While you've probably heard of big tech companies like Samsung, Huawei and Apple, there are plenty of smaller smartphone brands out there doing exciting things that it’s worth knowing about too - that’s why we’ve written this guide on Realme, one such company.
Realme originated in China but it’s an up-and-comer in the rest of the world, especially in India and Europe, where its low-cost smartphones are making waves in the budget and mid-range price brackets. The company isn’t averse to premium models though, especially with its Realme Race top-end line slated for an early-2021 release.
Below we’ll run you through a brief history of the company as well as the types of products it puts out, and everything else you need to know about the brand.
A brief history of Realme
Realme was founded in 2010 as a sub-brand to another smartphone company - Oppo, but gained independence in 2018, when it started producing its own smartphones.
Since then the company has put out phones at an impressive rate, and it’s also expanded from selling phones in India and China to many other parts of the globe too.
Realme joins other smartphone brands Oppo, OnePlus and Vivo as belonging to a tech conglomerate called BBK Electronics. The exact relationship between BBK’s smartphone companies has never been specified, but we sometimes see tech and innovations shared between the companies, especially Oppo and OnePlus.
What phones does Realme make?
Realme has two main smartphone lines, though that could change soon, as we’ll get into. In some regions the company has many more lines of smartphones like the Narzo, Q, C and V-prefix devices, but they’re not globally available, so we won’t go into detail on them.
The first of the two main lines is Realme's numbered line, with handsets like the Realme 7 and Realme 7 Pro. These are affordable and low-mid-range devices that rival Motorola’s Moto G or Xiaomi’s Redmi line, with cheap and cheery phones designed for people who need dependable devices without top specs.
Sitting above that is the company’s ‘X’ line, of low-mid-range devices like the Realme X2 Pro, Realme X3 Superzoom, or Realme X50 (though reports from the company suggest this double-figure range isn’t getting another handset). These have improved specs from the numbered line, and sometimes a premium feature or two, but still have low costs.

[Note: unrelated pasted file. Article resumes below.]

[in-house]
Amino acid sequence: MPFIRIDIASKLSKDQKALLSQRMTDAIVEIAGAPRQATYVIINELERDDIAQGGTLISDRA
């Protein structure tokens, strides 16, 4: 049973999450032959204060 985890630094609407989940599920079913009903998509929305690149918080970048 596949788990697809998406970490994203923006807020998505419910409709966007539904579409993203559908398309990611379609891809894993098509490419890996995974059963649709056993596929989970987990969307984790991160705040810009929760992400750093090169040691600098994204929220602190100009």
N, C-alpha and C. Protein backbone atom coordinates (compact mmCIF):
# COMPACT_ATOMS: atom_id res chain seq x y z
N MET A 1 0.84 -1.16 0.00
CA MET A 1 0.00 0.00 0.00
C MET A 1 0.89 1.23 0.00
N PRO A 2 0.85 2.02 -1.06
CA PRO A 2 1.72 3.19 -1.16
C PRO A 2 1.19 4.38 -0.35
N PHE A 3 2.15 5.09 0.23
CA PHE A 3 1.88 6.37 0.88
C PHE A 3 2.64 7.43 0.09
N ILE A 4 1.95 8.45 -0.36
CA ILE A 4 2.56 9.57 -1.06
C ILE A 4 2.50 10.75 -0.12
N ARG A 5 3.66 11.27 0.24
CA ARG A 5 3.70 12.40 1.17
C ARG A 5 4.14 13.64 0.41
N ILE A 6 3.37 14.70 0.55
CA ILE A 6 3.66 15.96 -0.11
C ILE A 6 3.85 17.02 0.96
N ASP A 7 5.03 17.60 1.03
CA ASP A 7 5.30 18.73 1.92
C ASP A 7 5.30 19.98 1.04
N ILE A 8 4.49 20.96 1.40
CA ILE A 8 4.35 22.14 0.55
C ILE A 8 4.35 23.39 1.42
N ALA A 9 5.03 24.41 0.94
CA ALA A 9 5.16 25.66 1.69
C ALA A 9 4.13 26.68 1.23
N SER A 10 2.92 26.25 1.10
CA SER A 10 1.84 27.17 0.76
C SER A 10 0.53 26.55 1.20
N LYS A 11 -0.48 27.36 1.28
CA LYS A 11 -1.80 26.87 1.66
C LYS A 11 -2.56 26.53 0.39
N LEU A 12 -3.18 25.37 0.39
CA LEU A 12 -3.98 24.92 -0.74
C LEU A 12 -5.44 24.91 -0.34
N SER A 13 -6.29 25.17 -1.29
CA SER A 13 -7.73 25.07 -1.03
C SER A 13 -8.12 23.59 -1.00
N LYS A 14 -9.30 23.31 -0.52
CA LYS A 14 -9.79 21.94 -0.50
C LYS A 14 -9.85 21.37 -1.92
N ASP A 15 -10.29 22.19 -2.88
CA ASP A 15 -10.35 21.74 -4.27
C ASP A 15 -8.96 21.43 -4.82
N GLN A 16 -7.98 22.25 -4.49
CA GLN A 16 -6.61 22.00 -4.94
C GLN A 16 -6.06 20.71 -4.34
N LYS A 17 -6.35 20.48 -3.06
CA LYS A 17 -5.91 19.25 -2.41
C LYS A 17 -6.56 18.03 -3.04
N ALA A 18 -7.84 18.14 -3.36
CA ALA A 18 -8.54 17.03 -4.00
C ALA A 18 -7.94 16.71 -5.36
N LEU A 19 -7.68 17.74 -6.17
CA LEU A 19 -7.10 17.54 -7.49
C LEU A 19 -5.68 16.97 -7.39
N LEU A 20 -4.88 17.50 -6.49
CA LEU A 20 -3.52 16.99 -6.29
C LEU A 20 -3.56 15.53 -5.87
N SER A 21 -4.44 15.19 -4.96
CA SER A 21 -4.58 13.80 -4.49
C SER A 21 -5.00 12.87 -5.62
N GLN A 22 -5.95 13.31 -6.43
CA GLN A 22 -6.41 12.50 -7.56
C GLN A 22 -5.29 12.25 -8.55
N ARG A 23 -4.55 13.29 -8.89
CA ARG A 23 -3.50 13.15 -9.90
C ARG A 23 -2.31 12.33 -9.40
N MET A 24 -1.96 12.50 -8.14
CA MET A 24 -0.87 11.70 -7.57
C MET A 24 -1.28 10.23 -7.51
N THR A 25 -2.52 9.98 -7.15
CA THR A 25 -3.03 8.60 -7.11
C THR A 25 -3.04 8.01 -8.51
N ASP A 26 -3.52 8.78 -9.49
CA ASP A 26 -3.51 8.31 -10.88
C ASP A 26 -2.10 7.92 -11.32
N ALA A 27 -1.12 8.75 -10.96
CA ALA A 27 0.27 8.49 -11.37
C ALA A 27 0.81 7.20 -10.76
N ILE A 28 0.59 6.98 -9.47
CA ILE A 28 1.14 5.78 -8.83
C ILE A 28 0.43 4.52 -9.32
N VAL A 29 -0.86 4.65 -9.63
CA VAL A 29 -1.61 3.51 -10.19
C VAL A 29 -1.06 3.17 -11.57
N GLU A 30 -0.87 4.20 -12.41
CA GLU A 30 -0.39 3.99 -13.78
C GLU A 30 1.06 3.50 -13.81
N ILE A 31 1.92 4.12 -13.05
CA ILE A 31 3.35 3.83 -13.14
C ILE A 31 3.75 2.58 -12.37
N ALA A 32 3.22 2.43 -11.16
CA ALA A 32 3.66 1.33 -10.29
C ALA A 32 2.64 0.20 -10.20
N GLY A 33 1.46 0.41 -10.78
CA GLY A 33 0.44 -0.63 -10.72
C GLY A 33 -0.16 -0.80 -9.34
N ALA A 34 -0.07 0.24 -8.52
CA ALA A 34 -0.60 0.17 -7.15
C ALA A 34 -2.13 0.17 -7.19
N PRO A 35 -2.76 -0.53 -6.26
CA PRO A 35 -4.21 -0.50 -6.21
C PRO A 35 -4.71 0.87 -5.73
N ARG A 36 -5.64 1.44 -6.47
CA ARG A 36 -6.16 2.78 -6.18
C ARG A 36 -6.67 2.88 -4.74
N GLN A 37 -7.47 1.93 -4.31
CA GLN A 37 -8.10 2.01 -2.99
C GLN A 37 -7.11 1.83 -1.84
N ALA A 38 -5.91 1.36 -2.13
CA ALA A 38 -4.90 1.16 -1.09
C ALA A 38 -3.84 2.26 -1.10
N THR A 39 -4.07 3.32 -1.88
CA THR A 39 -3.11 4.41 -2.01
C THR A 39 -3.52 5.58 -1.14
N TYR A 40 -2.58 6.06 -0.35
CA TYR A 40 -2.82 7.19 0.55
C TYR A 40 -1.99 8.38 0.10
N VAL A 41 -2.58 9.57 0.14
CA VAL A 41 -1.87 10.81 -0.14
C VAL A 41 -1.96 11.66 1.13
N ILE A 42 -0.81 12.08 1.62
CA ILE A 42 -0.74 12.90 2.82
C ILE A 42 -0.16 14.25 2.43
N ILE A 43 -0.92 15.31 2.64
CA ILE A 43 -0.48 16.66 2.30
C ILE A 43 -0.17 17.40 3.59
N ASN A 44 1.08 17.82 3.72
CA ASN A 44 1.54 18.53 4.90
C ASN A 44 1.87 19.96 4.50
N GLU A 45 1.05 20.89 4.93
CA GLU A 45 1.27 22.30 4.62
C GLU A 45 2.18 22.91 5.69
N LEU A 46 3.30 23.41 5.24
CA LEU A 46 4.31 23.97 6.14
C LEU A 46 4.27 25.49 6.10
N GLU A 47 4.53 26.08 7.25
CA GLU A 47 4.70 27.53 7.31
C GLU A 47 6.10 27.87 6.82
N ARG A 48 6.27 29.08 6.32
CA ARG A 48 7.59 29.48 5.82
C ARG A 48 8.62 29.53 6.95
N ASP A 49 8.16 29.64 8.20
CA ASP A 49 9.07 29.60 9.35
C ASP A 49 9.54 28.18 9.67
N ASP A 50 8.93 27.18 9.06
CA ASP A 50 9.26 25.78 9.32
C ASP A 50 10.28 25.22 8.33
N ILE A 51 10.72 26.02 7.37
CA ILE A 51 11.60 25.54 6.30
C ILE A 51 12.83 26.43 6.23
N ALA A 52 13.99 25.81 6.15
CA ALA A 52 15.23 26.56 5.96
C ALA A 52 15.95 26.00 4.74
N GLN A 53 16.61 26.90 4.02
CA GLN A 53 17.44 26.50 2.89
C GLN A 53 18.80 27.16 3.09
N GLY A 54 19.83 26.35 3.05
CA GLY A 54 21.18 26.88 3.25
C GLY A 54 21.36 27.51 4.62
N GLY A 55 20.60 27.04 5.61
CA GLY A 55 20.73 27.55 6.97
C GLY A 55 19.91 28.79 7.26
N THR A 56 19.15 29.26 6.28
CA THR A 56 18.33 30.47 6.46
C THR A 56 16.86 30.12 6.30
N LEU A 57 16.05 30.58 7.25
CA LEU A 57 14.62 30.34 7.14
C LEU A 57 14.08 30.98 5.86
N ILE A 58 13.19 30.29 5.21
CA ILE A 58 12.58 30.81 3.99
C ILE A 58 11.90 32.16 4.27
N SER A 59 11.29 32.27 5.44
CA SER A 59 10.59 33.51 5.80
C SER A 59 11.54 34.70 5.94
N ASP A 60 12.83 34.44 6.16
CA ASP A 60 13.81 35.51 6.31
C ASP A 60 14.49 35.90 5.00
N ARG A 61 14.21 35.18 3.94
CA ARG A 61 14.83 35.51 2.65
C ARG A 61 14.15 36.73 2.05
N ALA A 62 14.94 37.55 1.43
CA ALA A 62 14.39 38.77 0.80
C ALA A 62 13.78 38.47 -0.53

At time of writing, Realme has confirmed, but not launched, another series of smartphones, called the Realme Race. Judging by the specs the company has unveiled, these are expected to be upper-mid-range or straight-up premium devices with top specs and high costs.
Realme phone availability information
As Realme is fairly new, and has put out loads of smartphones since its debut, it’s hard to discern any particular patterns in its release schedule. Unlike many other phone brands, the company doesn’t seem to adhere to a yearly launch plan.
Regarding availability, Realme currently sells smartphones in most parts of the world, though the US is one exception. However, in an interview with TechRadar, Madhav Sheth, Realme’s CEO, suggested the brand could bring its devices to the US before too long as well. This could be a few years off though.
Other tech Realme sells
Like most tech companies, Realme has a product ecosystem of non-smartphone devices, though it’s rolling out its devices slowly. The company calls this its 1+4+N strategy where the ‘1’ is your smartphone which controls gadgets in 4 key areas including audio and wearables, which are helped by ‘N’ which denotes smart home and Internet of Things (IoT) devices.
The non-smartphone gadgets include wireless headphones like the Realme Buds Air, smartwatches like the Realme Watch and fitness trackers like the Realme Band. In some regions the brand also has smart home appliances and TVs.
The company has pledged to rapidly expand its portfolio through 2021 though so we could see routers, tablets and more coming, though we don’t have clarity on exactly what.